Officials predict poor sockeye return

An adult Snake River sockeye is released in Redfish Lake in this 2010 picture. Idaho fisheries officials are expecting a poor return of the endangered the Stanley Basin this summer.

This year’s return of Snake River sockeye salmon, Idaho’s most imperiled fish, is lagging far behind the 10-year average and isn’t expected to improve.

Through Monday, just eight sockeye had been counted at Lower Granite Dam on the Snake River in Washington compared to a 10-year average of 317. The fish are listed as endangered and have been struggling for decades.

Sockeye that make a 900-mile journey with an elevation gain of 6,000 feet to return to Redfish, Alturis and Pettit lakes in the Stanley Basin nearly blinked out in the 1990s when returns were often in the single digits. Some years, no adults returned. The fish were protected under the Endangered Species Act in 1991.

The run was somewhat stabilized when state and federal officials opted to take the extraordinary measure of bringing remaining fish into a captive breeding program. Returning adults were bred in hatcheries, and many of their offspring spent their entire life cycles in captivity while others were released to migrate as juveniles to the Pacific Ocean.

The move staved off immediate extinction risks but has yet to put the fish, which turn red during spawning and gave Redfish Lake its name, on the path to recovery. Annual adult returns, measured at Lower Granite Dam, have been highly variable since then, based largely on factors such as ocean conditions and the strength of spring runoffs. In 2014, 2,786 adult sockeye were counted at Lower Granite, a low number based on historic returns but a vast improvement from the 1990s. Last year, 276 sockeye were counted at the dam, and 113 eventually returned to the Stanley Basin where the 10-year average for returns is 620.

State and federal fisheries officials hoped the construction of the Springfield Hatchery in southeastern Idaho in 2013 would change the trajectory of the run. The hatchery has slowly ramped up its production and is on pace to hit its goal of releasing 1 million smolts annually. But thus far, the increased releases have not boosted adult returns.

The hatchery’s early years have been plagued by an unforeseen water chemistry problem. When the fish were released in Redfish Lake Creek, starting in 2015, many of them died before reaching Lower Granite Dam, the first they must negotiate on their way to the ocean. The low survival persisted into 2016 and 2017.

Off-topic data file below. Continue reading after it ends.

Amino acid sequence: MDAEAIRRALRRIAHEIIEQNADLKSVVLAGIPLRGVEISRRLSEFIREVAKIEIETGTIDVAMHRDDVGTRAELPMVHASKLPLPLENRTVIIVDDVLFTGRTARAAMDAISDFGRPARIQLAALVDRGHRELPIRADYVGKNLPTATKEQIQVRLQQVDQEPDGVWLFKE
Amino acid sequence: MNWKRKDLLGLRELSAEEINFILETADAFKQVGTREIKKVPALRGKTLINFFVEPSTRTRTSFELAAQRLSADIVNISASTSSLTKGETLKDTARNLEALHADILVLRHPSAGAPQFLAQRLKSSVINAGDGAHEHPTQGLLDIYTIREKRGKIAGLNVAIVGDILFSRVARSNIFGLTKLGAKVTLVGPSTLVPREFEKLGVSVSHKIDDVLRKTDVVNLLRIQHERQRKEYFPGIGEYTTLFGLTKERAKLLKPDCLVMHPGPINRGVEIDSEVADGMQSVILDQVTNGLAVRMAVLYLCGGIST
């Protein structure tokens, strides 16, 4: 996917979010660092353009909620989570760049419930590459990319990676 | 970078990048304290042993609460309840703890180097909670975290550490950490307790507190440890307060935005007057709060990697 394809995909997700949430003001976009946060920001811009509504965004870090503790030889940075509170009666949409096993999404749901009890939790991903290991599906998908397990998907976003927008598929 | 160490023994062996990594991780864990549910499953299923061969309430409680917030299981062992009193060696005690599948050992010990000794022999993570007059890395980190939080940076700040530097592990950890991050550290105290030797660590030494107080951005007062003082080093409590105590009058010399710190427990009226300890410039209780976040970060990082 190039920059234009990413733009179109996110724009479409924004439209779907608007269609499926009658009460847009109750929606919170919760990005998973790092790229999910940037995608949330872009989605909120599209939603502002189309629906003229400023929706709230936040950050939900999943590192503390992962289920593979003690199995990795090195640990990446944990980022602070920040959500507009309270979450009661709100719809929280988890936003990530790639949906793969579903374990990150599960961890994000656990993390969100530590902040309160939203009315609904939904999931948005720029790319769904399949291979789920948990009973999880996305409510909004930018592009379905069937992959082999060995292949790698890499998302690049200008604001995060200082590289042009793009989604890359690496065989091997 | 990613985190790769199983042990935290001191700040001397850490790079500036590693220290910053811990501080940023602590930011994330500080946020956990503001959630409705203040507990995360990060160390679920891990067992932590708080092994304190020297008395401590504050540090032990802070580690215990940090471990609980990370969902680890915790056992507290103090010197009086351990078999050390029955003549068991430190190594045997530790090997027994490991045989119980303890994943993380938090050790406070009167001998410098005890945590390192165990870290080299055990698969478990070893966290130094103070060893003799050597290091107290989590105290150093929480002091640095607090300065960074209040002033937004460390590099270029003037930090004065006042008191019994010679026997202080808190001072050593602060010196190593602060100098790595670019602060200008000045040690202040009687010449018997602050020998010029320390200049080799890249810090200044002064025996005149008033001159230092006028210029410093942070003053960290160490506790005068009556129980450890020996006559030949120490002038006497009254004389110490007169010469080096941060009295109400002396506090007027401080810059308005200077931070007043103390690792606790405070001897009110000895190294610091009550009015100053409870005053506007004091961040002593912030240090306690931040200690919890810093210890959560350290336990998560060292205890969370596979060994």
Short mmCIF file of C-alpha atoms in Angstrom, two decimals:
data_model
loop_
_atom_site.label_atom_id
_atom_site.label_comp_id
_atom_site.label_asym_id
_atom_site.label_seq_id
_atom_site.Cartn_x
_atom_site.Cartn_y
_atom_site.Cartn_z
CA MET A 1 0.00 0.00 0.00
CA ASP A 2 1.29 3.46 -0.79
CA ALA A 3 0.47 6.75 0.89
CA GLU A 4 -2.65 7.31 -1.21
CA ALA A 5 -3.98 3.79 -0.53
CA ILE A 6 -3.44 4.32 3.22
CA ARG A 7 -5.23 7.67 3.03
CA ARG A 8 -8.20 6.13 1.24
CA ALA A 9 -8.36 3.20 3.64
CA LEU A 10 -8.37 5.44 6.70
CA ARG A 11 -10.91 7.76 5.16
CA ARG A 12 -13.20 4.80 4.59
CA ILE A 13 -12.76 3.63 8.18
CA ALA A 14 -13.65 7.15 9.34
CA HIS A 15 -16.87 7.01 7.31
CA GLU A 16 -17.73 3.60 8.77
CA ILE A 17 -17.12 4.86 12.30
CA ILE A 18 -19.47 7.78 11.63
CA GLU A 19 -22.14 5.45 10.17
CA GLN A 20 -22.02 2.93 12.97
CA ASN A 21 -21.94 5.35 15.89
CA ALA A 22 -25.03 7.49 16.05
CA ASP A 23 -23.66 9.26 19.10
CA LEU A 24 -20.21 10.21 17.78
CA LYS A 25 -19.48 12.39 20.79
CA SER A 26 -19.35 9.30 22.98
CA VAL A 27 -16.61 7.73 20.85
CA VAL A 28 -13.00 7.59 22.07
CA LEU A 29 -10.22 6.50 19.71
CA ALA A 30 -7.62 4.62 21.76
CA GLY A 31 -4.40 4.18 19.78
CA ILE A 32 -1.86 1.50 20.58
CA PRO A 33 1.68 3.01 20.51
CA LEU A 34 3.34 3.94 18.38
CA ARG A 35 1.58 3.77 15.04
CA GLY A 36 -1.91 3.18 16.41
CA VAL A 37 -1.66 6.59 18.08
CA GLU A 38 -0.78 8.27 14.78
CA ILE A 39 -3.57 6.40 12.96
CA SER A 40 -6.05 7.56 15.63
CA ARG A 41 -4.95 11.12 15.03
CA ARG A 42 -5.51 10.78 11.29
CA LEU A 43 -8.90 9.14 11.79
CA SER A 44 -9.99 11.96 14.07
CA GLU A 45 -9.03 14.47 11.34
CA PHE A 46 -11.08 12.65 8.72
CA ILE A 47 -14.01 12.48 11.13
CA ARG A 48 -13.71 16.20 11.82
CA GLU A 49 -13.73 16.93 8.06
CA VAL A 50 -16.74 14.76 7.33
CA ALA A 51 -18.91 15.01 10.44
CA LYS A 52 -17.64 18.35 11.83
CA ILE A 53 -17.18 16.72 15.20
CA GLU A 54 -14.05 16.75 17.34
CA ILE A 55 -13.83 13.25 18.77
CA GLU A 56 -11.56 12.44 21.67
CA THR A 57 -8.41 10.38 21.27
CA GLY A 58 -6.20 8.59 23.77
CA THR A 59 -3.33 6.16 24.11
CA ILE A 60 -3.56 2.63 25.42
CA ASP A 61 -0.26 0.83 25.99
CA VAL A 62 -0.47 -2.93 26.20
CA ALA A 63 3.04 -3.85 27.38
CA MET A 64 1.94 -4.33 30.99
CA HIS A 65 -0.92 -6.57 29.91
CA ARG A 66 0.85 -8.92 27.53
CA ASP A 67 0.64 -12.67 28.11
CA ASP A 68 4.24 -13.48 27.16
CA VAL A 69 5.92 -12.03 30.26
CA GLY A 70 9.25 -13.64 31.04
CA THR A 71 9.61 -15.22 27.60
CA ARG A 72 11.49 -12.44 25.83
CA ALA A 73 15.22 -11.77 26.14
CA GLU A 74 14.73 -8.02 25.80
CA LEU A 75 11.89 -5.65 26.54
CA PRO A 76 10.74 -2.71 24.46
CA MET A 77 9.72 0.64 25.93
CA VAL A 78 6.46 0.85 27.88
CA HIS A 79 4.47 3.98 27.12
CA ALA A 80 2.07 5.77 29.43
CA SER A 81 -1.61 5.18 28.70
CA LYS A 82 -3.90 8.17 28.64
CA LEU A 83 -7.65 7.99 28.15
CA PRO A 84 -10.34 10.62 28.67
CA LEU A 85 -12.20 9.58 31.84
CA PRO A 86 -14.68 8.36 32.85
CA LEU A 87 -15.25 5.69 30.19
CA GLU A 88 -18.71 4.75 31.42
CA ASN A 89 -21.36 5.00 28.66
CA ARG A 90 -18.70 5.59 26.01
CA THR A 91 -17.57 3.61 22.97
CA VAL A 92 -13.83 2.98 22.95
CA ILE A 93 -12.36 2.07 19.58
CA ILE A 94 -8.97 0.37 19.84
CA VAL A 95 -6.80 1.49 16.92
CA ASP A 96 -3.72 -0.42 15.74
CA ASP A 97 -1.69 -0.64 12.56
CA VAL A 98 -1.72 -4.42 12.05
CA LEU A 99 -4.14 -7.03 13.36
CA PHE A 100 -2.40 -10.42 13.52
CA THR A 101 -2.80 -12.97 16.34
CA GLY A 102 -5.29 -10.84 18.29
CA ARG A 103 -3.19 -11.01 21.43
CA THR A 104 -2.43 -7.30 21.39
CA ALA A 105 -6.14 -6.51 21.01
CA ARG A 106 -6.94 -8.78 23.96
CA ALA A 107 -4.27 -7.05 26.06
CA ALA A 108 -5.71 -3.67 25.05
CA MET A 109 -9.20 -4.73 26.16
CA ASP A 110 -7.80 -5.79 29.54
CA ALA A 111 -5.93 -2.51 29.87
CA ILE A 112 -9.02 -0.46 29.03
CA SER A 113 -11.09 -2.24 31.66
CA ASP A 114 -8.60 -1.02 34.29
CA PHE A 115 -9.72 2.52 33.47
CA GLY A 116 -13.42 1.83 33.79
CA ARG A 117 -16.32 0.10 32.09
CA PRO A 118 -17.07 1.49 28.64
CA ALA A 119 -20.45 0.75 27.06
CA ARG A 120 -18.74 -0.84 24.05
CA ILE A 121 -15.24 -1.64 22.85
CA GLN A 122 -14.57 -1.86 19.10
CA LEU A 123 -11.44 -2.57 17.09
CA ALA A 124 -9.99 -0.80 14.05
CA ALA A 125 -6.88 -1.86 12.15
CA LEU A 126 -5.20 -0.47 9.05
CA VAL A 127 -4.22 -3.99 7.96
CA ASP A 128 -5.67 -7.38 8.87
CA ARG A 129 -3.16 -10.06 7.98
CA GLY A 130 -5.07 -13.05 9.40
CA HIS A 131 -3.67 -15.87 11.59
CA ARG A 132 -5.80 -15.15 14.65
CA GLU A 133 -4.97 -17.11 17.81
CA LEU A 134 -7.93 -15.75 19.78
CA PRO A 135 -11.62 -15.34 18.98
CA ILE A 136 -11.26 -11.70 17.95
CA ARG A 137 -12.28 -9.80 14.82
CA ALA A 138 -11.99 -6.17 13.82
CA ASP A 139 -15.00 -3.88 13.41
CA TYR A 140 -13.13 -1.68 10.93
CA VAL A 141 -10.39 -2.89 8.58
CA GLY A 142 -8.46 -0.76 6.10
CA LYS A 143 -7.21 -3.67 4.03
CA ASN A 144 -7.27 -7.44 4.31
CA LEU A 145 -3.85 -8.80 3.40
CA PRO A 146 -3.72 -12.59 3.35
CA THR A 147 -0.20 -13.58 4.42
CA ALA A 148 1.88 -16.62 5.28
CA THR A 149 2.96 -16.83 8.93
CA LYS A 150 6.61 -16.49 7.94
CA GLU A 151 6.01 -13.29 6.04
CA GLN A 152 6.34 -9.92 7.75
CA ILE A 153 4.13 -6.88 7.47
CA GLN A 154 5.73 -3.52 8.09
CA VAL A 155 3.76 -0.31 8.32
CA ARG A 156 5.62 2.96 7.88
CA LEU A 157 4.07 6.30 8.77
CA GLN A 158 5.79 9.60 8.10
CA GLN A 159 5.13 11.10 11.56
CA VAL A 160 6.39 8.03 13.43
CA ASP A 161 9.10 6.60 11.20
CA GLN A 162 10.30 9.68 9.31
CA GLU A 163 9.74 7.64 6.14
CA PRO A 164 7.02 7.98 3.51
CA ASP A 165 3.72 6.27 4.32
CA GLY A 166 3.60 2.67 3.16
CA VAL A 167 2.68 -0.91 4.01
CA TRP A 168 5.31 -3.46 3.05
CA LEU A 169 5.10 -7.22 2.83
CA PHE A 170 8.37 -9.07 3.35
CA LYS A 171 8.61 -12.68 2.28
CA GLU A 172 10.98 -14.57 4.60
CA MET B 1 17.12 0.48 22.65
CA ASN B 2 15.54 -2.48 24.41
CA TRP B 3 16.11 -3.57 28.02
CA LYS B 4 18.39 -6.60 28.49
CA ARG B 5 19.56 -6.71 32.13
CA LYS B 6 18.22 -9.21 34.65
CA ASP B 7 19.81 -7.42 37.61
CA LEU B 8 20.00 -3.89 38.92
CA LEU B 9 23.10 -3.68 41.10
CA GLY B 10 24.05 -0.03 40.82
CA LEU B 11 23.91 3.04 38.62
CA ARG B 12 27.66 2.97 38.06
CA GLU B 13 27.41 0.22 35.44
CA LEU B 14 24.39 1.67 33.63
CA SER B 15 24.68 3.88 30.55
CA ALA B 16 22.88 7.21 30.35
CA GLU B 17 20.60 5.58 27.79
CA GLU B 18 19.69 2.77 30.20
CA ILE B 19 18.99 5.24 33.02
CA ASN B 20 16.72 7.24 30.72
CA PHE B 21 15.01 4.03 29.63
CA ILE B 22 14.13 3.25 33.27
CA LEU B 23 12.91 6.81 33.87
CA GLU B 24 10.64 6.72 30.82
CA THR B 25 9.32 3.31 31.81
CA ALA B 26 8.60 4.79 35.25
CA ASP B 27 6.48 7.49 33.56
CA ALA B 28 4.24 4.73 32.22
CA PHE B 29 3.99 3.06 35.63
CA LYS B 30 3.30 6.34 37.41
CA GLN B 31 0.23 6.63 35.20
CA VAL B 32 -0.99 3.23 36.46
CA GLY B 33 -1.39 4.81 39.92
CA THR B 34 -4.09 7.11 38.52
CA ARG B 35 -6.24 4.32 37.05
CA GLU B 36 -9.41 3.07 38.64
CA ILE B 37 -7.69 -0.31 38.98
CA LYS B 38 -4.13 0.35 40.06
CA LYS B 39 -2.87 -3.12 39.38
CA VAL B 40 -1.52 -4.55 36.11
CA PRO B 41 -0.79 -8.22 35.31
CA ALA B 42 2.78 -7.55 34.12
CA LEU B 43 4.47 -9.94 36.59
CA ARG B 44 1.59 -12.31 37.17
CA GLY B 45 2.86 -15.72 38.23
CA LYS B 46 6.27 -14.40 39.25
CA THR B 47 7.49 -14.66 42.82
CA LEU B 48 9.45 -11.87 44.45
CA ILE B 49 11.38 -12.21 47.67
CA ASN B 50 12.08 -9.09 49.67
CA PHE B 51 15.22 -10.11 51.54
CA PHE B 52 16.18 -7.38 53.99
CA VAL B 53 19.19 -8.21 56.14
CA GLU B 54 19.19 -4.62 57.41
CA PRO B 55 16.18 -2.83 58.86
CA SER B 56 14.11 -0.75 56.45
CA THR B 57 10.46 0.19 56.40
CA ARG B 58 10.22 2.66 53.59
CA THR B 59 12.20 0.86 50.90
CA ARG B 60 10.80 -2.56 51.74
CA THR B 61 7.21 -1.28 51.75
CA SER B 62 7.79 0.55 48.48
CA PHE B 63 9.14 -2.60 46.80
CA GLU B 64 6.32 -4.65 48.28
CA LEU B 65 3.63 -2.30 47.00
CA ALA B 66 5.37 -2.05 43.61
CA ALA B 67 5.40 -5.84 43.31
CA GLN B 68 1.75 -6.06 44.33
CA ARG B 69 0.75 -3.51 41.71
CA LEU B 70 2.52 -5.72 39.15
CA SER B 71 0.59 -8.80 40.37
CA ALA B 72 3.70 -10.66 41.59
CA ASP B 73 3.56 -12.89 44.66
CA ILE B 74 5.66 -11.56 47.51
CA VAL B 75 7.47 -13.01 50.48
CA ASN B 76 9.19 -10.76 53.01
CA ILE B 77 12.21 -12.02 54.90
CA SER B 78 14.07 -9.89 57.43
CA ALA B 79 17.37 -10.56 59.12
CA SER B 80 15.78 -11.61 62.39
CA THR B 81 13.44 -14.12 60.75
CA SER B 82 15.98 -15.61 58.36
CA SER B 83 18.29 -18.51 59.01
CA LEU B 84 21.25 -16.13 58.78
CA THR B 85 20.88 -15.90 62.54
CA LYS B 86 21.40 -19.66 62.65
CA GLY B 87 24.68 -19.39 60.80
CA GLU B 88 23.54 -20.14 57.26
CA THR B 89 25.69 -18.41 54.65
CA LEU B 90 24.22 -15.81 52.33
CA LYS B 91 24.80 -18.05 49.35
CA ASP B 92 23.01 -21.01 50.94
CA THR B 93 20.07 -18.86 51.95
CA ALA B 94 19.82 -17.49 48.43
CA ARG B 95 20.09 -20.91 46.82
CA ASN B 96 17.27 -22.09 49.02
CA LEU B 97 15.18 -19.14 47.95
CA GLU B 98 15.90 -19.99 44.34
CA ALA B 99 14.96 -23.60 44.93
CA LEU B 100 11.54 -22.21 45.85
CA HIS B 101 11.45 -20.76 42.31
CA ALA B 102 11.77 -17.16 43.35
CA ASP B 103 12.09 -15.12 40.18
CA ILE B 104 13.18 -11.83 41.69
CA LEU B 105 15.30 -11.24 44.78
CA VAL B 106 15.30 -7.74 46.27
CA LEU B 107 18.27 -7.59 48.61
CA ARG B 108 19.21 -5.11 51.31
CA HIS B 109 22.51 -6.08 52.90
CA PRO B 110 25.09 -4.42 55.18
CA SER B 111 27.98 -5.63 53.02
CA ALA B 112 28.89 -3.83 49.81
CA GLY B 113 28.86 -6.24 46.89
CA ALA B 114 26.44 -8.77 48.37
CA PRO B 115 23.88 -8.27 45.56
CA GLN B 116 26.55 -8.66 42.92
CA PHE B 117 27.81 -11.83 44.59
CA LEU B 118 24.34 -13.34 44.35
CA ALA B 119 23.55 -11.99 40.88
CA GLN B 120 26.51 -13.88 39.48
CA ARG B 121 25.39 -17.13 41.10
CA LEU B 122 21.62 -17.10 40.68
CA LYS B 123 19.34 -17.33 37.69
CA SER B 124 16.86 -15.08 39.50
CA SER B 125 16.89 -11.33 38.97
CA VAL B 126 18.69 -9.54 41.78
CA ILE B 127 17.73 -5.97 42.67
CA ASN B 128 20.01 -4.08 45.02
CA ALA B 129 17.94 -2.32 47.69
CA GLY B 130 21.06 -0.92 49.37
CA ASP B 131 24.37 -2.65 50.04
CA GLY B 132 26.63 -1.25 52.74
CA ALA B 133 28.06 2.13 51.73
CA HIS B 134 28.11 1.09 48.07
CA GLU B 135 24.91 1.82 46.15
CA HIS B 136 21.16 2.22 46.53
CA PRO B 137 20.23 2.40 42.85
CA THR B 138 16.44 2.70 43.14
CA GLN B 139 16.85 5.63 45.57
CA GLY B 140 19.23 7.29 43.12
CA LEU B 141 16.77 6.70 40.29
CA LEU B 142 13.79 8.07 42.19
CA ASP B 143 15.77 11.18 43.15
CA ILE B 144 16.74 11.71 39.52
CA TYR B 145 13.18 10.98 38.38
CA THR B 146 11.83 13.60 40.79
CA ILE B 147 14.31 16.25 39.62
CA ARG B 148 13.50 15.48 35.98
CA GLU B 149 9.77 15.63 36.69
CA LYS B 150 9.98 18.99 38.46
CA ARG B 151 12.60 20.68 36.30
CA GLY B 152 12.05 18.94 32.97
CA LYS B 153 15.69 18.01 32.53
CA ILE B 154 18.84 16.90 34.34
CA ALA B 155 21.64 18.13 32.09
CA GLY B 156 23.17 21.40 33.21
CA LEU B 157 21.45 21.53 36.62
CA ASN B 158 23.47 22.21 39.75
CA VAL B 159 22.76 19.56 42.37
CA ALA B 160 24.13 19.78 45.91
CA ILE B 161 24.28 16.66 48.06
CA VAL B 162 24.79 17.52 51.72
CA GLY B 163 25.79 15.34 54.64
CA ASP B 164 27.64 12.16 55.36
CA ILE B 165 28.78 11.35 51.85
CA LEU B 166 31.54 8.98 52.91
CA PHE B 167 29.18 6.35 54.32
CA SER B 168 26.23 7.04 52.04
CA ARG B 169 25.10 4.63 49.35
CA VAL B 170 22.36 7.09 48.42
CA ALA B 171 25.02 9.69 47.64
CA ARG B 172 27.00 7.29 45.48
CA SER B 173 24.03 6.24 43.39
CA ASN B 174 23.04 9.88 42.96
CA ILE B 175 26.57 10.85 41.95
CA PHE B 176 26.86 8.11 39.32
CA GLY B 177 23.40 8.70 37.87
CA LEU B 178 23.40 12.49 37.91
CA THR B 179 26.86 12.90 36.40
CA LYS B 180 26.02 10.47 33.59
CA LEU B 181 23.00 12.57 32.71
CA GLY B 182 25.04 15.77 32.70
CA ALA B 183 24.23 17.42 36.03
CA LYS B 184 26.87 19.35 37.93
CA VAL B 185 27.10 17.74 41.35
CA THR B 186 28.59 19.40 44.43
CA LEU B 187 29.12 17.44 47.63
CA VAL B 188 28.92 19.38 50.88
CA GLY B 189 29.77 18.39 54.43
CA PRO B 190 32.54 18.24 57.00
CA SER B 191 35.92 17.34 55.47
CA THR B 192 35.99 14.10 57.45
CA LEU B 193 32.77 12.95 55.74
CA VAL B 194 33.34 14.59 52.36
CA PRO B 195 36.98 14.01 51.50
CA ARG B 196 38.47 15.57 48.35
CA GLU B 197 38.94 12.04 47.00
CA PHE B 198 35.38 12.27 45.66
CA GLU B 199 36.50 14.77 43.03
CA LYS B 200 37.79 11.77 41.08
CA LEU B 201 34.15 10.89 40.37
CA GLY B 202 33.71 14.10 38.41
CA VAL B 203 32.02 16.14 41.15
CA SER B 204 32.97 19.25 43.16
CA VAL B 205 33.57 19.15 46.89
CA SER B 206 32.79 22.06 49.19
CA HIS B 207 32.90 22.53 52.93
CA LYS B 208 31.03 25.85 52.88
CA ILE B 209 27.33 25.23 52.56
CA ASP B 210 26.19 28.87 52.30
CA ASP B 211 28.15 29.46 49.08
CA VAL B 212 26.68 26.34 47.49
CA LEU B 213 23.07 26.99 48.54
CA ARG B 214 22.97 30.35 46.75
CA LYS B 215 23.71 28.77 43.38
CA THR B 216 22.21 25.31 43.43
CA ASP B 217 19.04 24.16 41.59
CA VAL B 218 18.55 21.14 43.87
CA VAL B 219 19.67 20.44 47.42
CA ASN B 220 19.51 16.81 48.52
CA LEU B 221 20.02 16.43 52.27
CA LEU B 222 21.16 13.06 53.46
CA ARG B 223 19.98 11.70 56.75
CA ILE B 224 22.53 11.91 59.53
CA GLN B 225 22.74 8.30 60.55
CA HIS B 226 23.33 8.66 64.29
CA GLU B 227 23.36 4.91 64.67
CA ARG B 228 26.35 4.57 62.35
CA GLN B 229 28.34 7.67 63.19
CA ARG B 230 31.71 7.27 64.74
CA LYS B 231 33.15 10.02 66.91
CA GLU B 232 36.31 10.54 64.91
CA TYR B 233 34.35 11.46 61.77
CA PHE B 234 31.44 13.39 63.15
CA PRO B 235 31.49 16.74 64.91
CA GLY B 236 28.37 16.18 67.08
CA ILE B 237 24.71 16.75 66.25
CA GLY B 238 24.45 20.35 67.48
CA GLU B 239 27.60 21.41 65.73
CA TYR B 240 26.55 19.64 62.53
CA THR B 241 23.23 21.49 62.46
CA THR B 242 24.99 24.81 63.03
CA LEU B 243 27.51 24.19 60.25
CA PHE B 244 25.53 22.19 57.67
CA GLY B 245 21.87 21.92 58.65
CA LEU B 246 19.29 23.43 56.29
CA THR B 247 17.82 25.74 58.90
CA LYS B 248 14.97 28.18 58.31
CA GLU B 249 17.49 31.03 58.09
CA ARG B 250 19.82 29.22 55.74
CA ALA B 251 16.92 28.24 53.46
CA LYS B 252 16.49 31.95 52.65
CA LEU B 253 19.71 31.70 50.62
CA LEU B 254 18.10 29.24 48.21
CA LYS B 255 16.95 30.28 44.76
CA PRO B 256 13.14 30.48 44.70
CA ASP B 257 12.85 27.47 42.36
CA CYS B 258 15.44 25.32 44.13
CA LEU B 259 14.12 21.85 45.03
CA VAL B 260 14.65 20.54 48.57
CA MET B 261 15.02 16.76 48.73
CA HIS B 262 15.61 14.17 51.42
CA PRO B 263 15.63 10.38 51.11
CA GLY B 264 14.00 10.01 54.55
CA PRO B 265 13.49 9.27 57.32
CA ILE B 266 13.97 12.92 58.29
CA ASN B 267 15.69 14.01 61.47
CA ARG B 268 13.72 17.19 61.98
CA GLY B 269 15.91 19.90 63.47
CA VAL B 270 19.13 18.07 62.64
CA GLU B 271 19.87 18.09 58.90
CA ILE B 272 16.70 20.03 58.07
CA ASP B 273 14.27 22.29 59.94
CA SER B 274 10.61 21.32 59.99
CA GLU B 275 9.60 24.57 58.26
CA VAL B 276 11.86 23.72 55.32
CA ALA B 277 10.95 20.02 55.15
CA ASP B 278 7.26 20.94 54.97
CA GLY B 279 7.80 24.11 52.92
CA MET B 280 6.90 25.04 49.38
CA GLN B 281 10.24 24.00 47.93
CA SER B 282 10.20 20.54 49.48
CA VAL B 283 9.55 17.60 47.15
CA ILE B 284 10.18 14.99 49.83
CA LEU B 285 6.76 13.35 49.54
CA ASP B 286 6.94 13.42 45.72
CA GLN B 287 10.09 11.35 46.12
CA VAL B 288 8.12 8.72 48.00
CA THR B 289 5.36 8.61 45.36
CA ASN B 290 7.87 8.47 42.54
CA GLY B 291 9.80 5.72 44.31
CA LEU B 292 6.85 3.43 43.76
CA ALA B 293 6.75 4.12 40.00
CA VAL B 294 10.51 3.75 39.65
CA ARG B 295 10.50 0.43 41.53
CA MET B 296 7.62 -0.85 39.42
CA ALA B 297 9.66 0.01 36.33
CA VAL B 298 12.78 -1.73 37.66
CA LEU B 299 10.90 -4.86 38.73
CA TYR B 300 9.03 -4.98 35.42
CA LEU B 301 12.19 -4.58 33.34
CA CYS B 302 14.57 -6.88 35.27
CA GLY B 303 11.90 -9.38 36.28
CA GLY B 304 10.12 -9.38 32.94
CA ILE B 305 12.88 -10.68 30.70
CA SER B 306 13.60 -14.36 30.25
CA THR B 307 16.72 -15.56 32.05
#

After months of study, fisheries managers determined the pH difference between the extremely hard and mineral-rich water at the hatchery and the super-soft water in Redfish Lake Creek was stressing the juvenile fish and causing many of them to perish before reaching dams on the Snake and Columbia rivers that also kill many fish.

To compensate, biologists started acclimating the fish in medium-hard water at Sawtooth Hatchery prior to release. The practice allowed the young fish to better adjust to the difference in water chemistry. The tactic appears to have led to an increase of survival for the juvenile fish. However, the change in operations won’t pay dividends in adult returns until next summer when the first group of fish released under the acclimation regime are expected to return as adults after spending a full two years in the ocean.

Sockeye returning as adults this year were released in 2017 when only about 16 percent of juvenile sockeye survived the trip from the Stanley Basin to Lower Granite Dam. The survival rate jumped to about 70 percent following the implementation of the acclimation process last year.

Biologists initially expected about 129 adult sockeye to return this year but now are unsure how many will return, because this year looks to be a down year for sockeye returns across the Columbia Basin. Regional fisheries managers recently downgraded their Columbia River sockeye return forecast by 39 percent. Most sockeye that enter the Columbia return to the upper reaches of that river, with far fewer heading up the Snake River and eventually the Salmon River to reach their spawning grounds.

“It is still early for most of these fish to have made it to Idaho. Approximately 50 percent of the run usually crosses Lower Granite Dam in the two weeks following July 4; thus, we will know more about the size of the Snake River sockeye run in the next couple of weeks,” Powell said.

He said it’s likely some of the fish this year will be returning after only spending one year in they ocean.

Barker may be contacted at or at (208) 848-2273. Follow him on Twitter @ezebarker.

Recommended for you